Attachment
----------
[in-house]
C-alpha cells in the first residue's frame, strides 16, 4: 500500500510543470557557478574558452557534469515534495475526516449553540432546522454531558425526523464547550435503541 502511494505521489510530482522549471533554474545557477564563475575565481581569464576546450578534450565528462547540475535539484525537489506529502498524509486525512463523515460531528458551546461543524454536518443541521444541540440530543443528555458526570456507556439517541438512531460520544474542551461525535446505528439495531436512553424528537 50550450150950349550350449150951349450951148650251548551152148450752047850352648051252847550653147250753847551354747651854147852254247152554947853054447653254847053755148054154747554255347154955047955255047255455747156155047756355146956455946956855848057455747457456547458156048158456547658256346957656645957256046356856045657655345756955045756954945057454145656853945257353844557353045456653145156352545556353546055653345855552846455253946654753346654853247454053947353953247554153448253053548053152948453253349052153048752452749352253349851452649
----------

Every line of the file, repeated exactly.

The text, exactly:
[in-house]
C-alpha cells in the first residue's frame, strides 16, 4: 500500500510543470557557478574558452557534469515534495475526516449553540432546522454531558425526523464547550435503541 502511494505521489510530482522549471533554474545557477564563475575565481581569464576546450578534450565528462547540475535539484525537489506529502498524509486525512463523515460531528458551546461543524454536518443541521444541540440530543443528555458526570456507556439517541438512531460520544474542551461525535446505528439495531436512553424528537 50550450150950349550350449150951349450951148650251548551152148450752047850352648051252847550653147250753847551354747651854147852254247152554947853054447653254847053755148054154747554255347154955047955255047255455747156155047756355146956455946956855848057455747457456547458156048158456547658256346957656645957256046356856045657655345756955045756954945057454145656853945257353844557353045456653145156352545556353546055653345855552846455253946654753346654853247454053947353953247554153448253053548053152948453253349052153048752452749352253349851452649